As I write this essay open white supremacy is on the rise and the top governmental office in the land fully supports and legitimates it. It’s alarming and repulsive. And it places us in a time where it’s easy to put ourselves in a position of the good guys, the saviors.

To resist this we can continually look for the various ways we are “up,” where we have power and privilege, and recognize these as unearned gifts. As gifts we can hold on to them lightly, letting go of them willingly and frequently to lift up others.

We can also look for the various ways we are “down,” where we are weak or excluded, and see them as sources of strength.

All of us have places where we are down, though some of us have become adept at hiding or denying them. Just living in a human body makes us vulnerable and in need of the care of others. When I access these places I can begin to hear and understand the stories of those whose lives are much further down. The images they inhabit and share can begin to make sense to me. They may then move me to live differently within the ways I am up.

Almost all of us have ways we are up. Even if our communities are pushed down we still may inhabit positions of authority and privilege within our families and community institutions. As we live simultaneously in positions that are above some people and below other people we can continually turn each position upside-down.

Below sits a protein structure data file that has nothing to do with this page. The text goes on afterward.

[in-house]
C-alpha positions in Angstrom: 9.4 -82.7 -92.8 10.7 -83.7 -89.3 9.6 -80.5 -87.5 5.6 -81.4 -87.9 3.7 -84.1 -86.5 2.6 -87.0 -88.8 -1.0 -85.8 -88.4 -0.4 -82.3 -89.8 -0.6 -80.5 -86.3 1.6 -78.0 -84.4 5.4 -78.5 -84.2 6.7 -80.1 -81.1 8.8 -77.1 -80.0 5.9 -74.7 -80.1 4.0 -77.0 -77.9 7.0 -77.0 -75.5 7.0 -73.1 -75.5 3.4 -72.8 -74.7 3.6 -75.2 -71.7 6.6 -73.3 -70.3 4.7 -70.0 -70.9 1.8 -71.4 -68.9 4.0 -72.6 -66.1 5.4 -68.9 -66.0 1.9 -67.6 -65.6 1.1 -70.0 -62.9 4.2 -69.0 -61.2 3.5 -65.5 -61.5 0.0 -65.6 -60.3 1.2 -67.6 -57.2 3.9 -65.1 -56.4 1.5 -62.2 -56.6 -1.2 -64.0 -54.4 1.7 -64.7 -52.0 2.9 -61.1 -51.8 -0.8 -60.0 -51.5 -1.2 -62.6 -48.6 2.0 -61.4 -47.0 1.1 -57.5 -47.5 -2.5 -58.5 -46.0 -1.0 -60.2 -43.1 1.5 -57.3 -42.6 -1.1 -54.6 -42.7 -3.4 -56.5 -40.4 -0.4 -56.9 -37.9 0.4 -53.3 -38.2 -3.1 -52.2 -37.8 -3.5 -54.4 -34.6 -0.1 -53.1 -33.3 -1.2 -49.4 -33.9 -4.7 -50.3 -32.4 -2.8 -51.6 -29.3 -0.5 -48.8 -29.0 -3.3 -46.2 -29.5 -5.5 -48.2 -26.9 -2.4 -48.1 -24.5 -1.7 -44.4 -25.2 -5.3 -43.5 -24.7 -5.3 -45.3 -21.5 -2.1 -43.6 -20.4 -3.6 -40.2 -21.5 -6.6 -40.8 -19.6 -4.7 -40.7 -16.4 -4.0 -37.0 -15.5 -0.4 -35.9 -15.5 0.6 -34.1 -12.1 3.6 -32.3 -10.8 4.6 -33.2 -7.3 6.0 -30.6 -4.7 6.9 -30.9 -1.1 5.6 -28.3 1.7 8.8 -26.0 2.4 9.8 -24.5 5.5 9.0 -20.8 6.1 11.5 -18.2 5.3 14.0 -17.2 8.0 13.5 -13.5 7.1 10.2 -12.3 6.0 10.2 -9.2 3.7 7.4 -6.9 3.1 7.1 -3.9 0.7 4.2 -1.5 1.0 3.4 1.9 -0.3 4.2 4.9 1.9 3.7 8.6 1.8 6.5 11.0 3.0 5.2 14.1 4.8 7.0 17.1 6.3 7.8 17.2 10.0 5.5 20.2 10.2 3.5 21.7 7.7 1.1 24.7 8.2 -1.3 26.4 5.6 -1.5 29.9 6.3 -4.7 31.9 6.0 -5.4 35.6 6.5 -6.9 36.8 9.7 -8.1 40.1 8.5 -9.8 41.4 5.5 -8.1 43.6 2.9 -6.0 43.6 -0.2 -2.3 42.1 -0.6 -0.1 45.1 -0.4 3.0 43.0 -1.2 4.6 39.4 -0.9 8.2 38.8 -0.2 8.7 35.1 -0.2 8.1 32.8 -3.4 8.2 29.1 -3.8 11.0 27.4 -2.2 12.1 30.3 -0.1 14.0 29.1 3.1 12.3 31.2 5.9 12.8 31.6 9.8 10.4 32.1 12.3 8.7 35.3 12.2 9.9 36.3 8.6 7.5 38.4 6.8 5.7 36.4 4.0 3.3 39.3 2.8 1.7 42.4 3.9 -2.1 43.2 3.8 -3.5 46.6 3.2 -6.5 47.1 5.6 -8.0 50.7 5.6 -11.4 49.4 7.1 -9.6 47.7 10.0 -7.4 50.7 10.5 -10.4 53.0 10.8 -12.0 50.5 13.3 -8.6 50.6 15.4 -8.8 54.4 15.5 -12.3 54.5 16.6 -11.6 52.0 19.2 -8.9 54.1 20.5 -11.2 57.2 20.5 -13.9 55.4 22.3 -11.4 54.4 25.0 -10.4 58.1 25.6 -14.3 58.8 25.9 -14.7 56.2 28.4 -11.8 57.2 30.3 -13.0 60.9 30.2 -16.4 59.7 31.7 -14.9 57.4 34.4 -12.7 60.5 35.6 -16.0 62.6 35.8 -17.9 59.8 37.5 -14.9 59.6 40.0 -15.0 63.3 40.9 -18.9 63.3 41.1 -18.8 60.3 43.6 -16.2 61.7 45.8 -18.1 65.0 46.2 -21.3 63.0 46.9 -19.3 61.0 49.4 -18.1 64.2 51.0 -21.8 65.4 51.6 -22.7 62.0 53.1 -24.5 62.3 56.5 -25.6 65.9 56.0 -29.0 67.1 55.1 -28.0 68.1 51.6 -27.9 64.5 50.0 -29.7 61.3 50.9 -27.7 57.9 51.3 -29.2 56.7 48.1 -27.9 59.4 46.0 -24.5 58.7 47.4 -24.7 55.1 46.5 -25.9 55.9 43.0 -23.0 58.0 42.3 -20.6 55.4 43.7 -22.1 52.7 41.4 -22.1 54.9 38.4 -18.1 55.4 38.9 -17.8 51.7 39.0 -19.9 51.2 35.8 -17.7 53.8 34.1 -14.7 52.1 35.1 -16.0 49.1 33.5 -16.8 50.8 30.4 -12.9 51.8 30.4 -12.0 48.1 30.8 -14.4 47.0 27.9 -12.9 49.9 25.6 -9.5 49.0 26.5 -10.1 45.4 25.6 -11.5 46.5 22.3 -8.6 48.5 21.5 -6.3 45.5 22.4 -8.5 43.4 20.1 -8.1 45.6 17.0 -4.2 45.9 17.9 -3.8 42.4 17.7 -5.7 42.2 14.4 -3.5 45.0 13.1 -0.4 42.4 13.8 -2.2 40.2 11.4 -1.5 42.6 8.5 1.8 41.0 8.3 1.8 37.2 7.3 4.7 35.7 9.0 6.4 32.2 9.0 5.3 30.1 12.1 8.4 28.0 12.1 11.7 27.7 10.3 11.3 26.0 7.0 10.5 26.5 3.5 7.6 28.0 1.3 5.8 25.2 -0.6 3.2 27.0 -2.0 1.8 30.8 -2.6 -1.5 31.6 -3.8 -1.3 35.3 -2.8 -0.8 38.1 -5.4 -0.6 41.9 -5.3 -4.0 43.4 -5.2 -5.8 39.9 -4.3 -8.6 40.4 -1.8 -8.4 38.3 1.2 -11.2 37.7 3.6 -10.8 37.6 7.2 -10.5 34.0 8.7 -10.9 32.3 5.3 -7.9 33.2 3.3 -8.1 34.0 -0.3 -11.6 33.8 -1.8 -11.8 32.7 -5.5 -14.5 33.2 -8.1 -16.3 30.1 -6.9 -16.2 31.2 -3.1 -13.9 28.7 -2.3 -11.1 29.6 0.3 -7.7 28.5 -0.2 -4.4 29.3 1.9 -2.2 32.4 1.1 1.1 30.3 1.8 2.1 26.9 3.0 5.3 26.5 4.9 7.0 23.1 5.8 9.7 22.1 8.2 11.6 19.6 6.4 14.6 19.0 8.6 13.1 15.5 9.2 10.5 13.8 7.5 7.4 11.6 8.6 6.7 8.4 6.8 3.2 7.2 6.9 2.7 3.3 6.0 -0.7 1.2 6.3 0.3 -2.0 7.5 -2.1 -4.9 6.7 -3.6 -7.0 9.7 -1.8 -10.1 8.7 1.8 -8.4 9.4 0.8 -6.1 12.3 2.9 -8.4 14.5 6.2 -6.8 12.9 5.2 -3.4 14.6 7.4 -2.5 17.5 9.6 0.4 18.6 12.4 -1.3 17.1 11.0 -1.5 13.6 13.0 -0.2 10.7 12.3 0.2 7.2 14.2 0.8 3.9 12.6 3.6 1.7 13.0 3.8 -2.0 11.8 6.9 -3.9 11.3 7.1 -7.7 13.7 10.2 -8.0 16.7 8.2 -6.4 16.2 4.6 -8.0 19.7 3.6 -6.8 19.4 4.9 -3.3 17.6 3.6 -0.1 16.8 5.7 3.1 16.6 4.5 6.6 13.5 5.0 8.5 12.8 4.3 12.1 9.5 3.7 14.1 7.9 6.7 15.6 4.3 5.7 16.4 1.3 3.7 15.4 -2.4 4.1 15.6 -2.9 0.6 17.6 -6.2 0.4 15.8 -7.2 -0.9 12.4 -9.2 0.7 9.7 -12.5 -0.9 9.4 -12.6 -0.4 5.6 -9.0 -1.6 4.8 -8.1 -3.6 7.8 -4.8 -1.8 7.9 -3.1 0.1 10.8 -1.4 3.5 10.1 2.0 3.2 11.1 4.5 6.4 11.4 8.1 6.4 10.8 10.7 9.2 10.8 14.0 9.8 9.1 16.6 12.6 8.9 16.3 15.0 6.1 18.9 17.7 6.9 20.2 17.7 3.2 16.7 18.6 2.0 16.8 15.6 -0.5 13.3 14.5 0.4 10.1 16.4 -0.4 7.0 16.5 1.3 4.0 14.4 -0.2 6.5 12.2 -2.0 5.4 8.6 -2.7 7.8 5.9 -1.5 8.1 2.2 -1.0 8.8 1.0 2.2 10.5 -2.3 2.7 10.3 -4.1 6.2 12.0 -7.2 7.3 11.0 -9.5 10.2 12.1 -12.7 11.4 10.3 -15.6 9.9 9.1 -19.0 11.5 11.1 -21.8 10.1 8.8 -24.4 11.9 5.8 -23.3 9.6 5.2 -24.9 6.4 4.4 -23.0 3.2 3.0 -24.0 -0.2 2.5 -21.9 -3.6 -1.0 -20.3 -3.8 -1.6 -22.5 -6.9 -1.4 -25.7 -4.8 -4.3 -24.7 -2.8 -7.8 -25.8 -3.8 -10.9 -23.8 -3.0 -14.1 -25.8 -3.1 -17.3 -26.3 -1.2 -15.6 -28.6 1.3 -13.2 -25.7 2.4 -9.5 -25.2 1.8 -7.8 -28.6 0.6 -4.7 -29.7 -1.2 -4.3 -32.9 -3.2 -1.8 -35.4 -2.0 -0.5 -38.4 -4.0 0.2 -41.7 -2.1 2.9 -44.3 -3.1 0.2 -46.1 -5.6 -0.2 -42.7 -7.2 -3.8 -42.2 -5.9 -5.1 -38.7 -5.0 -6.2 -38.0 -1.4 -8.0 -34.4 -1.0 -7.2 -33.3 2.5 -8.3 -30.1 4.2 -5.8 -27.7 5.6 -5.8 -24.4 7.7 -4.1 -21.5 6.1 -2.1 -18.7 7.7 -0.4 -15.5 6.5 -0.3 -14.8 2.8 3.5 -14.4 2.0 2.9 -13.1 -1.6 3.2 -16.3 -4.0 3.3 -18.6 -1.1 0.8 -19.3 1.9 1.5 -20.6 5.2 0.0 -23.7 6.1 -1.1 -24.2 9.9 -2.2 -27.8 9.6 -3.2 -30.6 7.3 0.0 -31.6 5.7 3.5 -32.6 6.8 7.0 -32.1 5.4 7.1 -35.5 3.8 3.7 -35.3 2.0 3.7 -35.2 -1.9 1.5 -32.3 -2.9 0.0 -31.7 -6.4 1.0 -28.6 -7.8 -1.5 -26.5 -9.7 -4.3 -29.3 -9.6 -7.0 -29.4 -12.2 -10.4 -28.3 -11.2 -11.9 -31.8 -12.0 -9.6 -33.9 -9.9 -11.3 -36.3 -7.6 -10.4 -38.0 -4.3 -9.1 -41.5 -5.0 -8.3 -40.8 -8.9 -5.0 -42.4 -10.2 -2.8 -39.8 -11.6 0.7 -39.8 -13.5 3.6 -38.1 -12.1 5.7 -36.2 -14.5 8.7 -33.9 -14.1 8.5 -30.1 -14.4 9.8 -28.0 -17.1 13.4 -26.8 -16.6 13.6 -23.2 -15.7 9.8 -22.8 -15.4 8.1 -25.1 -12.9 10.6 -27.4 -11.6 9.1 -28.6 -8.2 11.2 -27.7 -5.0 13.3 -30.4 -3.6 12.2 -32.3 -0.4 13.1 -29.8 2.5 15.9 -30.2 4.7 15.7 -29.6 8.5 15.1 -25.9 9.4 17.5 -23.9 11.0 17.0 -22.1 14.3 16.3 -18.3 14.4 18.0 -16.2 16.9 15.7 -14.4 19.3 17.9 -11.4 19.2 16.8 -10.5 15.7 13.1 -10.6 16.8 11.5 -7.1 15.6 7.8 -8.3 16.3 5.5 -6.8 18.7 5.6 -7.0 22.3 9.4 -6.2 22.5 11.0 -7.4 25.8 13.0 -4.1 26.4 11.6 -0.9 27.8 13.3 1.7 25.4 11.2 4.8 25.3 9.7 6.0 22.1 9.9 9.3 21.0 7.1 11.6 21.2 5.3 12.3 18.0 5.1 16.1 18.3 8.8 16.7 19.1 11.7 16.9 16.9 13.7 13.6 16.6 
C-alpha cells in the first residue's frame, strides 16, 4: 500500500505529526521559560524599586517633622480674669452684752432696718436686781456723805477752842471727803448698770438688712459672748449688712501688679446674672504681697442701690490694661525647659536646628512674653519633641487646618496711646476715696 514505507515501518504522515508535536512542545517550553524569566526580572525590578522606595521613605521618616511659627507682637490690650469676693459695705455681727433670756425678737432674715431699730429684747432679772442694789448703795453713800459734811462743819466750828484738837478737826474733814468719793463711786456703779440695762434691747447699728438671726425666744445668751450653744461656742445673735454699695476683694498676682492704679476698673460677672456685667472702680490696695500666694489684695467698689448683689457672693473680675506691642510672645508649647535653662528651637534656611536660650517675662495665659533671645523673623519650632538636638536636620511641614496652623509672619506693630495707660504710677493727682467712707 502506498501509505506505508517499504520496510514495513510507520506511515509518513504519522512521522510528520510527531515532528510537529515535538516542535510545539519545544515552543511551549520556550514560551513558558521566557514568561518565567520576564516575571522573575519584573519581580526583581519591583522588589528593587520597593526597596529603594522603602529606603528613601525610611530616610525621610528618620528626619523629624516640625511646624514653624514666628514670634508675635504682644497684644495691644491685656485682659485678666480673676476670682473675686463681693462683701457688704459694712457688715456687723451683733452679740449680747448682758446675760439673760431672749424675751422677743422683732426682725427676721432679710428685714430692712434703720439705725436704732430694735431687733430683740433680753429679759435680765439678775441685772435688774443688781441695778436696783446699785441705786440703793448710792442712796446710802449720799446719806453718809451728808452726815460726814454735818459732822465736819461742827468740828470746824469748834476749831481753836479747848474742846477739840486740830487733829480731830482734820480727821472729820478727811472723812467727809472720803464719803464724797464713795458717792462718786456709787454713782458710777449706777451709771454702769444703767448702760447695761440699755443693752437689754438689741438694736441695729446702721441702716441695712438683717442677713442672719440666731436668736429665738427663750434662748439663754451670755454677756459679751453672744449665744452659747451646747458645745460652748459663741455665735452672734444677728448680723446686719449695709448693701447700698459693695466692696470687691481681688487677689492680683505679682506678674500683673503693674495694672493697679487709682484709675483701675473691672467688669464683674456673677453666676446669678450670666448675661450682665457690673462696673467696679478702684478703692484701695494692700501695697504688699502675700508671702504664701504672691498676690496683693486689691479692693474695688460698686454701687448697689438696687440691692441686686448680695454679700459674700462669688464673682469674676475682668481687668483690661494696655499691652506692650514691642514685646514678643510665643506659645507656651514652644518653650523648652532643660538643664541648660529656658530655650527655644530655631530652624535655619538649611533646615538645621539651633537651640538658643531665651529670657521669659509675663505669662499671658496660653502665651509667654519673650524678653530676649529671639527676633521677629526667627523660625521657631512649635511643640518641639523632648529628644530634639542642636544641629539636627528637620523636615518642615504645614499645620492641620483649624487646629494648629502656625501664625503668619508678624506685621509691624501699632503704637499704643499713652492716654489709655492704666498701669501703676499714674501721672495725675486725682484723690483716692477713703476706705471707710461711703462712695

As we seek to participate in a kind of justice that looks like inversion we get to look for new ways to live out justice creatively and dynamically every day. We’re going to need lots of stories, images, songs, and spaces to feed our imaginations. We can start by really hearing the stories we already have available to us, stories that put the downtrodden among us as fully human agents of our shared salvation. We can inhabit the images that allow us to visualize ourselves as below our Samaritans — our poor, our downtrodden, our enemies — so that we can see our interdependence on one another. We can live the way God modeled for us by accepting the status of executed criminal on a cross. Then we can begin generating ever new works of art with our lives.